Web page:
Yet, when he surfaced some hours later, he found the Cynthia Olson not only still afloat but actually making a few knots of headway. Wanting to dispatch the freighter as quickly as possible so it wouldn’t become a beacon for sub-hunting aircraft, Yokota launched a torpedo that should have blown the listing vessel out of the water. But there was no explosion; although the weapon had been fired from just 400 meters, it apparently missed, and an increasingly frustrated Yokota ordered his gun crew to pump still more rounds into the lumber carrier.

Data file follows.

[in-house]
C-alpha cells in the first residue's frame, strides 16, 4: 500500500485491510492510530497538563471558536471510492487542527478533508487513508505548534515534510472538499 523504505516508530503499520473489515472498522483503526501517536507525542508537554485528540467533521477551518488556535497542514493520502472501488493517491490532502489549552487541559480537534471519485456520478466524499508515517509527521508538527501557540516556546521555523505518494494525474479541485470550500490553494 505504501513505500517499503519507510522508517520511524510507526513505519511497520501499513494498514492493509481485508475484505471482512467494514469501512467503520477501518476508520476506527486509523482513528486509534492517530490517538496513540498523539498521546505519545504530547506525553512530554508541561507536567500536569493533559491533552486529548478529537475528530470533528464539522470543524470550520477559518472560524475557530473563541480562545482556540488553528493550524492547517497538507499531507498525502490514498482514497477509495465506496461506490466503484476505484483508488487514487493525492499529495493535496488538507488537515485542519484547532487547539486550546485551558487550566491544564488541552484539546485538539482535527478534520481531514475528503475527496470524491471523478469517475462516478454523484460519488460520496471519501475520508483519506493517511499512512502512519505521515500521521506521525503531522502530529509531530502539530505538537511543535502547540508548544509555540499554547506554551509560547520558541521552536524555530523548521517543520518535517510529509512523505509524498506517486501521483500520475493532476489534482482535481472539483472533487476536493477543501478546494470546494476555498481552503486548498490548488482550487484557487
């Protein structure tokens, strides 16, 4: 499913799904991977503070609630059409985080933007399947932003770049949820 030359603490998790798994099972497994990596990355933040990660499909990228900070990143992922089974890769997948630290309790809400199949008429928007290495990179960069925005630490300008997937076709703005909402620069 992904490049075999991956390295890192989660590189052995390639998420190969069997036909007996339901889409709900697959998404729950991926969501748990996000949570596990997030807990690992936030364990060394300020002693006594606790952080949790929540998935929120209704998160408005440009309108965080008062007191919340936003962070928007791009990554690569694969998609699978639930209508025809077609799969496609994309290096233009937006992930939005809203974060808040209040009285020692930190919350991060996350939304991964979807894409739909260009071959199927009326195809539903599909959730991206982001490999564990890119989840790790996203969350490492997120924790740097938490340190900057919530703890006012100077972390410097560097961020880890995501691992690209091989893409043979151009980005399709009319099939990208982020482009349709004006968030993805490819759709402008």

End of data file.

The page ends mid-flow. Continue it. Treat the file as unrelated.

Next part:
Hayashi meanwhile climbed to the highest point on the I-26’s conning tower and took a picture of the now-burning Cynthia Olson. His photograph depicts the battered vessel listing heavily to port, and Hayashi later told Webber that the freighter was in essentially the same condition when, after seven hours of effort and some 40 rounds of high explosive expended, Yokota ordered the sub submerged and left the scene to avoid detection by the American aircraft he was certain had been dispatched in response to the freighter’s distress signal.